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Hello, Guest!

Welcome to Quin's Corner

Many of the questions I've seen raised on the forum are not so much about specific Gambas issues; but more around coding in general and some of the bugs in submitters entries have been introduced by less than optimal structure in their written code.

These articles will contain information on how to plan, structure and write application code that is robust and easy to maintain in the long term.

Guest, if you have questions, just start a post on the Ask Quin forum and I'll be more than happy to answer general questions on how to structure your code and will write replies in the newsletter for some of the common questions.

Special note to "Newbies". We were ALL Newbies once, and my philosophy is that:"there is no such thing as a dumb question", so don't feel that you are alone in your quest to learn how to do things. Ask ! It's the best way to learn.

Modules 101


Quincunxian in the usergroup ‘WIKI Editor’
Quincunxian in the usergroup ‘Community Saint’

What are Modules ?

A Module is a object in Gambas that contains variables and subroutines that are available to your entire project.

Like a normal class, you must create the variable or subroutine as PUBLIC for it to be accessable to your project code.
PRIVATE variables and subroutines are only accessable from within the Module that they are created in.
However, unlike other programming languages such as Visual Basic .Net and C++, in Gambas you must also reference the Module name to access the variables.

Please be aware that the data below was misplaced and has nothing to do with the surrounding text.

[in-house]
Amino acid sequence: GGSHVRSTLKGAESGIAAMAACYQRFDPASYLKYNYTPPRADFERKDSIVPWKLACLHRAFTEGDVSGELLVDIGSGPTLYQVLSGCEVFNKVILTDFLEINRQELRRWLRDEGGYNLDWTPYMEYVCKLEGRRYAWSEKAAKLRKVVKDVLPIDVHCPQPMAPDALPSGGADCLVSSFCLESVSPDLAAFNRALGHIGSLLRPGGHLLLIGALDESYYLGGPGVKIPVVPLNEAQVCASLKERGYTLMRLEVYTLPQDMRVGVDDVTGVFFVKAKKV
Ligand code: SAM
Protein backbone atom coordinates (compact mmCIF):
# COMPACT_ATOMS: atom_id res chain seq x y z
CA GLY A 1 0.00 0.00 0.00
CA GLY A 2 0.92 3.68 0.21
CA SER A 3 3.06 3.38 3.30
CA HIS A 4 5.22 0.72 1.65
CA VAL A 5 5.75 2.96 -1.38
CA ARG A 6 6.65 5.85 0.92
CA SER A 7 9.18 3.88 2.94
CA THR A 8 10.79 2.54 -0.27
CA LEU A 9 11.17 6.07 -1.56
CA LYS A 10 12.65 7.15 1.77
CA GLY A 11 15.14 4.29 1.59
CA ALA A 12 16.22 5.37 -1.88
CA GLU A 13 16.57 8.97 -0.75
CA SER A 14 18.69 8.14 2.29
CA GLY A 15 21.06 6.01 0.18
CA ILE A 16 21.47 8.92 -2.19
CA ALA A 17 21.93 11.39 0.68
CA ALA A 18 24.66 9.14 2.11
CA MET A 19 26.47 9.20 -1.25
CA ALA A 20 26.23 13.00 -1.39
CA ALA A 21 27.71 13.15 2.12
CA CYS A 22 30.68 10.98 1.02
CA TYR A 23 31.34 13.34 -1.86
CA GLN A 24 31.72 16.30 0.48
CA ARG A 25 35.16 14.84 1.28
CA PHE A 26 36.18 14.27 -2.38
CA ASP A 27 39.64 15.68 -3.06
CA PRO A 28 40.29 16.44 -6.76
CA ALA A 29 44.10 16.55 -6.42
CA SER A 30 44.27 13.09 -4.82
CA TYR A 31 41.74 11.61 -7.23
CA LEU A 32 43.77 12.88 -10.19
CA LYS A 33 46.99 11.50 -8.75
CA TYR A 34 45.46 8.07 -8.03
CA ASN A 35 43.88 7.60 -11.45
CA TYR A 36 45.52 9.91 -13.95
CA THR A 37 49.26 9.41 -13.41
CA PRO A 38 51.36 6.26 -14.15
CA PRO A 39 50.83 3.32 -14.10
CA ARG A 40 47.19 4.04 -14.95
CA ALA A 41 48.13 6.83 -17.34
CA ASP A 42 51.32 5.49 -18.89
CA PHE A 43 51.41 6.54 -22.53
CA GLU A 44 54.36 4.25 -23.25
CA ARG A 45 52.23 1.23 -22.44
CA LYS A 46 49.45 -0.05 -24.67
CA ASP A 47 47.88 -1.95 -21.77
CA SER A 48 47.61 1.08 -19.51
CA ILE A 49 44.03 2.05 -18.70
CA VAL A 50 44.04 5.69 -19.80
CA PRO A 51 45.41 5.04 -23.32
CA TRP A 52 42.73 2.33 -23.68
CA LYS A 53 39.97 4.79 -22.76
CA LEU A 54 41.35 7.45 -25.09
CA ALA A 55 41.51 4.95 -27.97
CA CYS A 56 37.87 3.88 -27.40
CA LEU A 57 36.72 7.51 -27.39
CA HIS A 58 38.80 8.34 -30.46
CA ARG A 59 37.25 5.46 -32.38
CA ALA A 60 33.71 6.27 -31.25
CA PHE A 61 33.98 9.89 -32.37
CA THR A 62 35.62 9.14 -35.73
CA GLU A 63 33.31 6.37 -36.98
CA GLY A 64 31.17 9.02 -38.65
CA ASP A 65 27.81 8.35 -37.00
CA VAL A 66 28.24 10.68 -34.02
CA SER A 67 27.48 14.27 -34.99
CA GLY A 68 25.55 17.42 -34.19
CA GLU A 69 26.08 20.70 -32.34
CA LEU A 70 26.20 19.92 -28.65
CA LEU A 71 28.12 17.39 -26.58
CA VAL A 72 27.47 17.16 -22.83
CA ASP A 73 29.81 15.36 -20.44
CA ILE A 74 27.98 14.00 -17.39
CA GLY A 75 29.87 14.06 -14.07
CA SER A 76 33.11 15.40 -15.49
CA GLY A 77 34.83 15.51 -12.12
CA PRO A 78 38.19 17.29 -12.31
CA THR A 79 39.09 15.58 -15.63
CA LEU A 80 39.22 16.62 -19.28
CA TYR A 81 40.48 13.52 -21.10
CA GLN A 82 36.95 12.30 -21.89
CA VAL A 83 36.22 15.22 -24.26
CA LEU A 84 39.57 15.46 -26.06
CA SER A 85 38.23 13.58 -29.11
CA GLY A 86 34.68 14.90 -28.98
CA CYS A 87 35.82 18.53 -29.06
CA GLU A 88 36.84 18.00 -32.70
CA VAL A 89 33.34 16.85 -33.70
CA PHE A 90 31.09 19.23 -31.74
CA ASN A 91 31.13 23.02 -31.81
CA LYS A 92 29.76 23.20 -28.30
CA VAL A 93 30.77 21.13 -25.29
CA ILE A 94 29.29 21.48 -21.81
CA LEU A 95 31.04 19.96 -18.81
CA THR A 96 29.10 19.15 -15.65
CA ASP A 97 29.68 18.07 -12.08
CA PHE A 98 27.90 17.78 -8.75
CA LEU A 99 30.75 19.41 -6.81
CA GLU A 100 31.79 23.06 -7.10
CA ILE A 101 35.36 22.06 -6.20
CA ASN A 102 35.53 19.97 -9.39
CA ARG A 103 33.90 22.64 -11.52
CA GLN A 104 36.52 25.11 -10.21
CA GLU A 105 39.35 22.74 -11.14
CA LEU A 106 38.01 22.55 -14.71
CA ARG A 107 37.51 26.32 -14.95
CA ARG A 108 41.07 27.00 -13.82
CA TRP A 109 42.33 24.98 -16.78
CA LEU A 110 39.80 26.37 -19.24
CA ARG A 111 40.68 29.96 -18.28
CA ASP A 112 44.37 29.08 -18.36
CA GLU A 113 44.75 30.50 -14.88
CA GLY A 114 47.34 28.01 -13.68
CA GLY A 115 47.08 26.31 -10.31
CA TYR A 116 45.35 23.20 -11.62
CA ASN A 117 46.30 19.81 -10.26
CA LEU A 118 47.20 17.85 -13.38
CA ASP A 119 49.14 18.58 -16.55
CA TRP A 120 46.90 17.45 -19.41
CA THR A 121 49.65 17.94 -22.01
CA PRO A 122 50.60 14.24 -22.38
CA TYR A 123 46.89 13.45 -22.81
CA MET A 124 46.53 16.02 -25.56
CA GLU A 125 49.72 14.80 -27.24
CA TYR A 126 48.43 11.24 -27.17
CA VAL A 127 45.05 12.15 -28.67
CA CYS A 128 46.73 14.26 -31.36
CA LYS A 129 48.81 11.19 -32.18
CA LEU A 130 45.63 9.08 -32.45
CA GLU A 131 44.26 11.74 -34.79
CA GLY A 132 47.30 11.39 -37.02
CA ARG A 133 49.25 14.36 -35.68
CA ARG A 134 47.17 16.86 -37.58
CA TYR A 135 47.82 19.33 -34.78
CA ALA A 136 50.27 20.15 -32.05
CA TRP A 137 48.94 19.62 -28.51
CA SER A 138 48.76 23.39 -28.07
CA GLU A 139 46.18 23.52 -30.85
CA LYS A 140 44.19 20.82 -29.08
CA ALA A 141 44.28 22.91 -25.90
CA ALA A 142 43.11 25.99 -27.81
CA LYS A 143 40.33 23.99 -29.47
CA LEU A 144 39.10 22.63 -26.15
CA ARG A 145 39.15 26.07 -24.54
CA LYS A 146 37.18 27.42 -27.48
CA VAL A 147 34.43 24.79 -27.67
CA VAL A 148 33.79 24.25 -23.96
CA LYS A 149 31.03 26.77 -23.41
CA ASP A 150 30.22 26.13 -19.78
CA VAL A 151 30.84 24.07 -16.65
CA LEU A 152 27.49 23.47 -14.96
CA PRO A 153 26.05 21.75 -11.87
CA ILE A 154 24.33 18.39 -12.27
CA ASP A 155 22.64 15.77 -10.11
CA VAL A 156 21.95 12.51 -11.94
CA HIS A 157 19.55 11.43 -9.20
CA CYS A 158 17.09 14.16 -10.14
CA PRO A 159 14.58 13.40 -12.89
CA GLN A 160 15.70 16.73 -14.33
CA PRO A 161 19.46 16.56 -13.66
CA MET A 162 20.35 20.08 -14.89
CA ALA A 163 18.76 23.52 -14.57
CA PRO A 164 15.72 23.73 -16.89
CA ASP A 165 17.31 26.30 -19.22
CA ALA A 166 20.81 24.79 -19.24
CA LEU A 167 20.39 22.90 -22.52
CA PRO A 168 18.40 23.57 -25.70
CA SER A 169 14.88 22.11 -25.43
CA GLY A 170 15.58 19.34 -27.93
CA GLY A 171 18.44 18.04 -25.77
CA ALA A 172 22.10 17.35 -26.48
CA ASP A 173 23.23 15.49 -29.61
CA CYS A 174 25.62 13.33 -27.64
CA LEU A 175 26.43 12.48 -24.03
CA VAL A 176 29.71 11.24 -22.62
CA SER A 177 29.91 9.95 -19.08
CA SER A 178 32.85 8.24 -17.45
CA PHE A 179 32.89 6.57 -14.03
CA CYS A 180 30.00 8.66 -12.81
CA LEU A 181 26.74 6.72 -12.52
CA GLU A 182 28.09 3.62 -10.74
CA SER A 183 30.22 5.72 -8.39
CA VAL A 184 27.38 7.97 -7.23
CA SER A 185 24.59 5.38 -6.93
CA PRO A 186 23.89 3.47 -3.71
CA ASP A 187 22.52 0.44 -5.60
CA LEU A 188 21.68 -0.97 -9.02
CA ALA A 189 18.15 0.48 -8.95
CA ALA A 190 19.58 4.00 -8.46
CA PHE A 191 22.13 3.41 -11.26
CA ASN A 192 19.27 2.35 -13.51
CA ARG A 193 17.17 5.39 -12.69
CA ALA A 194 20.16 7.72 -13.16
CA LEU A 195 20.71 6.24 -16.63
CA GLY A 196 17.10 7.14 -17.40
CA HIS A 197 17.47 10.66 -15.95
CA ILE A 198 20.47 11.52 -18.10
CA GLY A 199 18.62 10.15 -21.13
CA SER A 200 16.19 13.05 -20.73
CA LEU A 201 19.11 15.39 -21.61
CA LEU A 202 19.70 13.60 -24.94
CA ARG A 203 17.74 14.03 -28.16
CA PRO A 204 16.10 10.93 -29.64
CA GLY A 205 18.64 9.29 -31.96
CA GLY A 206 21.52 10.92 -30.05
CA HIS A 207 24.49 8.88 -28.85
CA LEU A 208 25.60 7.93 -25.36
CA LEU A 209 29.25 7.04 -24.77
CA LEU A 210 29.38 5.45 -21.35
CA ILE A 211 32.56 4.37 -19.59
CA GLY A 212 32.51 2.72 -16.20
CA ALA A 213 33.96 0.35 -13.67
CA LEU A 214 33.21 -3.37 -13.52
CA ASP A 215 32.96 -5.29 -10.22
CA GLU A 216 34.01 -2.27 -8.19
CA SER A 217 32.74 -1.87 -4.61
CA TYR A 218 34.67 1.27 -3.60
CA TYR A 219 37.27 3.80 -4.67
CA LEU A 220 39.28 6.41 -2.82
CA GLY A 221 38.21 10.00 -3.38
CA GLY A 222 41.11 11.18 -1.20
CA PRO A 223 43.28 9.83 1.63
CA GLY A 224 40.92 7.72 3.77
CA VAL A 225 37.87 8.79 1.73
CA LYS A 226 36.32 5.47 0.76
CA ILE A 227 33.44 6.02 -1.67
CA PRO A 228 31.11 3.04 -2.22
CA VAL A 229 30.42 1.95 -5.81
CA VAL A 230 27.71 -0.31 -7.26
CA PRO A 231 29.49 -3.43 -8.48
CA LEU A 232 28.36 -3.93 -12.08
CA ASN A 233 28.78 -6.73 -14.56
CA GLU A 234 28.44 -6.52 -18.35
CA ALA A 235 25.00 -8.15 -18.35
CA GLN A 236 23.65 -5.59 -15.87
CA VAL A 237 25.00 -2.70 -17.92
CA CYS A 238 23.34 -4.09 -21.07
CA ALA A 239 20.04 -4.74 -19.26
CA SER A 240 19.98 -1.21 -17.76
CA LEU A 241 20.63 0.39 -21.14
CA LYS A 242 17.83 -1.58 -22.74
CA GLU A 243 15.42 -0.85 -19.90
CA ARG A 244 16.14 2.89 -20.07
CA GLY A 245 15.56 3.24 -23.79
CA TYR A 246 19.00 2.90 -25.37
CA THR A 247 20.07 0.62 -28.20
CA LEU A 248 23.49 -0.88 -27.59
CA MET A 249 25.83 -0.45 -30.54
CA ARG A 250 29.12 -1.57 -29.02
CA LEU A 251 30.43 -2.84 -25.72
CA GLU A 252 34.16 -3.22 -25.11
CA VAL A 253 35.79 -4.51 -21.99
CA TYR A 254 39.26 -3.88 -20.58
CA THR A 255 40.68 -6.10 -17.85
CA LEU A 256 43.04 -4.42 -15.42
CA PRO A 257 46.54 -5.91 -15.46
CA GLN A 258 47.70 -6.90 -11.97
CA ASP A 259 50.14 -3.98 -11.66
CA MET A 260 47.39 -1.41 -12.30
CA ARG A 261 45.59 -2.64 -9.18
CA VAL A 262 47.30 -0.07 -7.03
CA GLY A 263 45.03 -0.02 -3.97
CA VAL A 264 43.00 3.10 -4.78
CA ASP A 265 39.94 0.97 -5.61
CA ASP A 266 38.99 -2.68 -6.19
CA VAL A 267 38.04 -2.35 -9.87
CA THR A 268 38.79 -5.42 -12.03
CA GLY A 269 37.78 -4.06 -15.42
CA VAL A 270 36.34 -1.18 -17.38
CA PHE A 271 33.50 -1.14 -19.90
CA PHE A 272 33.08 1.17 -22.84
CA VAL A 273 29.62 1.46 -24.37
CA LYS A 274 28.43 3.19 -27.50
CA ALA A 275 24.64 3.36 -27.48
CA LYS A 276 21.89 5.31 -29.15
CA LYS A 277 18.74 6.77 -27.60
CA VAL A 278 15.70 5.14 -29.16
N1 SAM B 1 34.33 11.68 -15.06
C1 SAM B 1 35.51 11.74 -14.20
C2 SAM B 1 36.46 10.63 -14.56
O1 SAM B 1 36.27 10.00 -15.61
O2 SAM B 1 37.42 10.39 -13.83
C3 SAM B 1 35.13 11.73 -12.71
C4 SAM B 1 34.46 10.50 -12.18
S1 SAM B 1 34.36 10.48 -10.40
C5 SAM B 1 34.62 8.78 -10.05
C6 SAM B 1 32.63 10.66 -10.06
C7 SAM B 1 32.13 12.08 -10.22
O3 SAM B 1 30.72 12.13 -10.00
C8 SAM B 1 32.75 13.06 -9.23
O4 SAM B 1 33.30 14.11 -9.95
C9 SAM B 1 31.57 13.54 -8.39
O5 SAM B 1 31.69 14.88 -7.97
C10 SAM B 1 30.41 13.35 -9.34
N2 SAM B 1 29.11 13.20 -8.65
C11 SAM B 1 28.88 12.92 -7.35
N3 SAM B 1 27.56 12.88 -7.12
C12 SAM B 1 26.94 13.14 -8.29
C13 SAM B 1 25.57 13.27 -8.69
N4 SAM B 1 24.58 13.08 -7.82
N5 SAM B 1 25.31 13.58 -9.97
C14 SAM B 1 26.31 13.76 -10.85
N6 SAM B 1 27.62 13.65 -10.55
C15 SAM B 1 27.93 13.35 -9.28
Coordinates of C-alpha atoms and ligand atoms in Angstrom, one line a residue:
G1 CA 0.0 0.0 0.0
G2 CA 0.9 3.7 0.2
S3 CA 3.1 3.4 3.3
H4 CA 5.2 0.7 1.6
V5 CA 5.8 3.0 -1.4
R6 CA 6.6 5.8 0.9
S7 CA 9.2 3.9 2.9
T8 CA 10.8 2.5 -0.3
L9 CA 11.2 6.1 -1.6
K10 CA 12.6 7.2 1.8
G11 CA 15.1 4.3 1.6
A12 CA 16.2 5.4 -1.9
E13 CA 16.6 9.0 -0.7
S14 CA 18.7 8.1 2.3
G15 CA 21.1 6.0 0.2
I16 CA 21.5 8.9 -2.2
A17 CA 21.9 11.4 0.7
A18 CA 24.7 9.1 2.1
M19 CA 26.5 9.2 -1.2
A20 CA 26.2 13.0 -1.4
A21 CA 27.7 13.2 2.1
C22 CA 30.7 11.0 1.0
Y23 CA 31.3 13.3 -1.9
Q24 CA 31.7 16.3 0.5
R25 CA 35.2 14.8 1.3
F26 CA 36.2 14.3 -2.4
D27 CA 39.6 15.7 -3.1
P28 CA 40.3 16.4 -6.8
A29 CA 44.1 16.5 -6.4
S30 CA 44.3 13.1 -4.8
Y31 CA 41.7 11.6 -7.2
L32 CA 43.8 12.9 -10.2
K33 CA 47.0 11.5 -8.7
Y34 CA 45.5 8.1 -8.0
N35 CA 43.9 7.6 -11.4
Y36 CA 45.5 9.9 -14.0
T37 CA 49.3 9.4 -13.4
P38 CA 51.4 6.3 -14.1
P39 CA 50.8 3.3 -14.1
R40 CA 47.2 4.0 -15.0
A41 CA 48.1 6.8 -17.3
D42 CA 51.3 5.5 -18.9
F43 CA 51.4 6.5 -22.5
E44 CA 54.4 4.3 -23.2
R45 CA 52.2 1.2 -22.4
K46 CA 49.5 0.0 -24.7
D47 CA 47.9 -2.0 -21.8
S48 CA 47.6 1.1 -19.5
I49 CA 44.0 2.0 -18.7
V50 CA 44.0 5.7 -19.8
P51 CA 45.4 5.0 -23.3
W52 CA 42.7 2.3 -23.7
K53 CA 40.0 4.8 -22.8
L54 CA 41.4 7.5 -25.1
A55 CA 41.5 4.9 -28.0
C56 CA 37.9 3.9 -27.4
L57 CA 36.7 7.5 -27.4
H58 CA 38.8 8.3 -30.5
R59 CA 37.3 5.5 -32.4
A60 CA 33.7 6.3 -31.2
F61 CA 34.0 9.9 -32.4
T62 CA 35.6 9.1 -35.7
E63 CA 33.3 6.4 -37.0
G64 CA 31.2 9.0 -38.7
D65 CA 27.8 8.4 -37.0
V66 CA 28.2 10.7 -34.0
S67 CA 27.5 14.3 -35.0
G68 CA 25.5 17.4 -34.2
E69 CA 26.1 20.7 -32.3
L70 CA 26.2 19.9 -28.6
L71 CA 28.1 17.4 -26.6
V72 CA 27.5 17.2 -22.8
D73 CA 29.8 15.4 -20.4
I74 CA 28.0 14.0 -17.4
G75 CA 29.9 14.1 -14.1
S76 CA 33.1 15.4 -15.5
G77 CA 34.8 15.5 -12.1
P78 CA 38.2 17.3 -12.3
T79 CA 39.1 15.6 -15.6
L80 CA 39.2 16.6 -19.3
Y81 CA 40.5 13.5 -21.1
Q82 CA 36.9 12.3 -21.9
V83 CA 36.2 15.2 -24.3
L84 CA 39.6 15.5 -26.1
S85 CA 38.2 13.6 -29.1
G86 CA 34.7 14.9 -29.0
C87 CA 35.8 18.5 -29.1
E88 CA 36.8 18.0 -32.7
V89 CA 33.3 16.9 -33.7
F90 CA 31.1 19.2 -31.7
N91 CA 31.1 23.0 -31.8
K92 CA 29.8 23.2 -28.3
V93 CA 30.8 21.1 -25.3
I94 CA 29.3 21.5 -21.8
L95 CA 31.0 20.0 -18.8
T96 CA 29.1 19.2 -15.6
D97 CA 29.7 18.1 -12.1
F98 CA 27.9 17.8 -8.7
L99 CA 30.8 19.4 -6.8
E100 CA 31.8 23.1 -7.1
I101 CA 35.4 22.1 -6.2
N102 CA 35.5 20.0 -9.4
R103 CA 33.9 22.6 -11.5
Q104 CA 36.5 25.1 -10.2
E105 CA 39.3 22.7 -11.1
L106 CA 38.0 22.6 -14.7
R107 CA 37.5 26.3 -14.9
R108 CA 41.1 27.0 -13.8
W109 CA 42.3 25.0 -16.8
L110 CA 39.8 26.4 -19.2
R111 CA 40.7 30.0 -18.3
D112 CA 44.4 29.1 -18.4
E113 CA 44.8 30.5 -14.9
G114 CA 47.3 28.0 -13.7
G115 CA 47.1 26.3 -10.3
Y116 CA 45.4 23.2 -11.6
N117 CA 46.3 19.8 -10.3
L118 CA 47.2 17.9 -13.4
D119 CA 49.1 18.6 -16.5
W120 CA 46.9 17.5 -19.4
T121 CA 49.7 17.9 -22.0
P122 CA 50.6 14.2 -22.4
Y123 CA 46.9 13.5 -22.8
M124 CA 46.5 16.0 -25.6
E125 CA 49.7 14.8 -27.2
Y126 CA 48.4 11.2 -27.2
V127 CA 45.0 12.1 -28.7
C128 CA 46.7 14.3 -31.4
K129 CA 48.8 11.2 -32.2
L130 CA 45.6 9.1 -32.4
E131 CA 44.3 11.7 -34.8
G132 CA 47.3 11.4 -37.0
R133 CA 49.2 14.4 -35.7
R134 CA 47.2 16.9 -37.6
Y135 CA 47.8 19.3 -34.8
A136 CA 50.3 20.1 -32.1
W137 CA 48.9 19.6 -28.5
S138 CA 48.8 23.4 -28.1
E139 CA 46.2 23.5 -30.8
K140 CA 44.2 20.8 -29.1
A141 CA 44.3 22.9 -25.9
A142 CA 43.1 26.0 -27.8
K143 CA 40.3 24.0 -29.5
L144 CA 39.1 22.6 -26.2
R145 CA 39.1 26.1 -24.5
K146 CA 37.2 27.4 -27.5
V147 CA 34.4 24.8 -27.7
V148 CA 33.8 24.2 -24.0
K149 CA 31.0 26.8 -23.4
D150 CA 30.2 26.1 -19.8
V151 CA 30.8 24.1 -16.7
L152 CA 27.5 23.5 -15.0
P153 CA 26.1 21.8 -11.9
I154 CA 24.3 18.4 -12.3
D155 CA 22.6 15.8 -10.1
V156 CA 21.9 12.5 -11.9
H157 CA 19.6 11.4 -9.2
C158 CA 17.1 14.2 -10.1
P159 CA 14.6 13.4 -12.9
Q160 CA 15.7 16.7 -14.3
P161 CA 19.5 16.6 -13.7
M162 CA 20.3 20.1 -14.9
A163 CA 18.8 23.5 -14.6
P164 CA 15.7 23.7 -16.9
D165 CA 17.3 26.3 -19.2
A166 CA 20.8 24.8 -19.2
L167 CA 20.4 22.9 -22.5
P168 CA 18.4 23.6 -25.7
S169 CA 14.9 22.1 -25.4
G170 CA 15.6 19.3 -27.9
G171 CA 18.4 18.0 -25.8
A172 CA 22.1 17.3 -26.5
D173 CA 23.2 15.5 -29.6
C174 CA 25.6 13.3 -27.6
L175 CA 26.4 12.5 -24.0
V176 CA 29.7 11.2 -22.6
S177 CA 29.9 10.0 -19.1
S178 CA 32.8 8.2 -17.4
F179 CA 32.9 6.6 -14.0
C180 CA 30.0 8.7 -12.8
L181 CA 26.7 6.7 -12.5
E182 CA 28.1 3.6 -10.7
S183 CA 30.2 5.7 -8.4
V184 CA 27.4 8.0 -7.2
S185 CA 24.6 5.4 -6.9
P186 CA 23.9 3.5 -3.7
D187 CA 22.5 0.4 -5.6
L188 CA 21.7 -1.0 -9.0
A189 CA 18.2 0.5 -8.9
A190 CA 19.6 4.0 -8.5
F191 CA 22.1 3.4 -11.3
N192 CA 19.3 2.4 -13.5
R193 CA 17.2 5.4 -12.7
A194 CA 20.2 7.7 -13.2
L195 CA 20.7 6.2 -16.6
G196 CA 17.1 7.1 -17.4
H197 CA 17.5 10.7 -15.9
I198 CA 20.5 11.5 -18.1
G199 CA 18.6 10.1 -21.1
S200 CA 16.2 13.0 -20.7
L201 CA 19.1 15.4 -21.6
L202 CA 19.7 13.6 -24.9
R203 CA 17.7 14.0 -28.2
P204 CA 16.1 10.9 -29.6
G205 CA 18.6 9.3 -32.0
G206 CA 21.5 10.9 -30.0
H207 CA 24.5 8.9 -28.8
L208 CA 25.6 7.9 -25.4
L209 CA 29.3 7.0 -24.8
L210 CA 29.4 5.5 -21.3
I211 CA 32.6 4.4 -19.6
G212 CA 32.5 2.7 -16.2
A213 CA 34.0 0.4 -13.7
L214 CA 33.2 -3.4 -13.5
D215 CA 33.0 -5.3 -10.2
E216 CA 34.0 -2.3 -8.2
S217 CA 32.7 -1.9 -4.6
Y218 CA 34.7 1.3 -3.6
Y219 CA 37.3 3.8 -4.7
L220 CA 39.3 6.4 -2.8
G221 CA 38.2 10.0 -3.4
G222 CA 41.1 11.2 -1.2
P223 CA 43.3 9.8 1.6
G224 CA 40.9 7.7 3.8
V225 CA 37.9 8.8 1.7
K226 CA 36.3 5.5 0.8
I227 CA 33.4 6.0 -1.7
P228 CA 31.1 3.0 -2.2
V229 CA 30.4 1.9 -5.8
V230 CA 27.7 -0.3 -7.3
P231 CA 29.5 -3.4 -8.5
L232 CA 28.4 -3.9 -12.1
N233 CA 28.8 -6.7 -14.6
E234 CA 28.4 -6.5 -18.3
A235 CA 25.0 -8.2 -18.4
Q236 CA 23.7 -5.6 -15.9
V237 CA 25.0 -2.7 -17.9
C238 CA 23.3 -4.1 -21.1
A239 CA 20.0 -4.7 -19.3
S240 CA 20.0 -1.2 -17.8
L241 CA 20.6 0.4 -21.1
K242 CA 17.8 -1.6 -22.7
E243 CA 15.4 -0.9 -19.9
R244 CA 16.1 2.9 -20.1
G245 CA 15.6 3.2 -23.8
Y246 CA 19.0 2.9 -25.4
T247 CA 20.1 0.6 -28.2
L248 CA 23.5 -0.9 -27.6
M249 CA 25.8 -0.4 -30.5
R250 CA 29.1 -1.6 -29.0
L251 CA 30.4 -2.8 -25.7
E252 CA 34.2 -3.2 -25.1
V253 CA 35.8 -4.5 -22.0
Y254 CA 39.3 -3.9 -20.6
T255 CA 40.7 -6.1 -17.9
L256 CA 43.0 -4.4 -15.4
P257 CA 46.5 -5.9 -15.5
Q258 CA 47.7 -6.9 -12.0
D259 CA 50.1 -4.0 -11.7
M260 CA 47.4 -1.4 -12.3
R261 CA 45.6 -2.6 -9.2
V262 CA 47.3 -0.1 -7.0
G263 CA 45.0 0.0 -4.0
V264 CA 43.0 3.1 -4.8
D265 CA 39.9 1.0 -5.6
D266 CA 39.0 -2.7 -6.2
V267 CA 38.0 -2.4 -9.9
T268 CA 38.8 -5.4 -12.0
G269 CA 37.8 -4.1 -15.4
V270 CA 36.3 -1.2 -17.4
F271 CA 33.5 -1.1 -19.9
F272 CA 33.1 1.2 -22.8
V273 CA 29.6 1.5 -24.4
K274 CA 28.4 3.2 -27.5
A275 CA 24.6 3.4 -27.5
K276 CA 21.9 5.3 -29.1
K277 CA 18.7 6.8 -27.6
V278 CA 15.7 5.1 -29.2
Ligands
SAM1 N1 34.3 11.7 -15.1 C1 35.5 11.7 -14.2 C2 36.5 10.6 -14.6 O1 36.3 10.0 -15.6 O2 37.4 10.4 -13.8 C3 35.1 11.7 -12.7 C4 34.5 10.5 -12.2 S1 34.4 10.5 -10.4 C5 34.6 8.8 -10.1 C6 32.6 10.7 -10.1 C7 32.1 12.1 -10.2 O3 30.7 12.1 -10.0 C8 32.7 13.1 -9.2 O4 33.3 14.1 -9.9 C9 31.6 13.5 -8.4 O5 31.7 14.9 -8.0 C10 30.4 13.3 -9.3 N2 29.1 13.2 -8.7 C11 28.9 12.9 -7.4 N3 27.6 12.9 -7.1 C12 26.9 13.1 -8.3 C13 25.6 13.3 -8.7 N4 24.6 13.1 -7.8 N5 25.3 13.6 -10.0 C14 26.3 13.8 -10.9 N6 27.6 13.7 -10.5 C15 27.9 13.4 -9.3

If you have a global variable called ApplicationName that you want to use in your project you would declare it as PUBLIC in your Module.

Create a Module and name it "mGlobal"
add the line :


PUBLIC ApplicationName as String = "My Application Name"

Then, in your other forms or classes, you referency this by writing mGlobal.ApplicationName
For example: on the Form_Open event for each form, you can add the following line:


Me.Text = mGlobal.ApplicationName & " Ver: " & Application.Version

This will provide a consistant name and application version text for all of your forms.
Now if you want to change the name of your application, you only have to do it once in your module !

You can also have reference to Classes in your module.

Create a Class called "cMyDetails" and declare the follwing variables.


PUBLIC MyName as string = "Fred Bloggs"
PUBLIC Age as Integer = 21
PUBLIC EMail as String = ""

Now in your Module, add the following:


PUBLIC MyDetails as New cMyDetails

Now anywhere in your project you can reference your EMail address using the variable



You can have more than one module in your project and even have the same variable name in each.
For example:
Create a module called "mSQLITE" with the following code:


PUBLIC $Con as Connection

PUBLIC SUB InitialiseDataBase()
   $Con = New Connection
   $Con.Type = "sqlite"
   $Con.Name = "mydatabaseName"

Create a Module called "mMySQL" with the following code:


PUBLIC $Con as Connection

PUBLIC SUB InitialiseDataBase()
   $Con = New Connection
   $Con.Type = "mysql"
   $Con.Name = "mydatabaseName"
   $Con.Password ="SomePassword"
   $Con.User = "SomeUserName"

Now you can initialise the database connection by calling the appropriate module and function.

mSQLITE.InitialiseDataBase OR mMySQL.InitialiseDataBase
Both have the $Con variable declared but as they are declared in different modules, they is no naming conflict.

So you can reference the database name for each connection as:

What sort of things do I put in Modules ?

Any variable or constant that you want to be accessable throughout your entire project.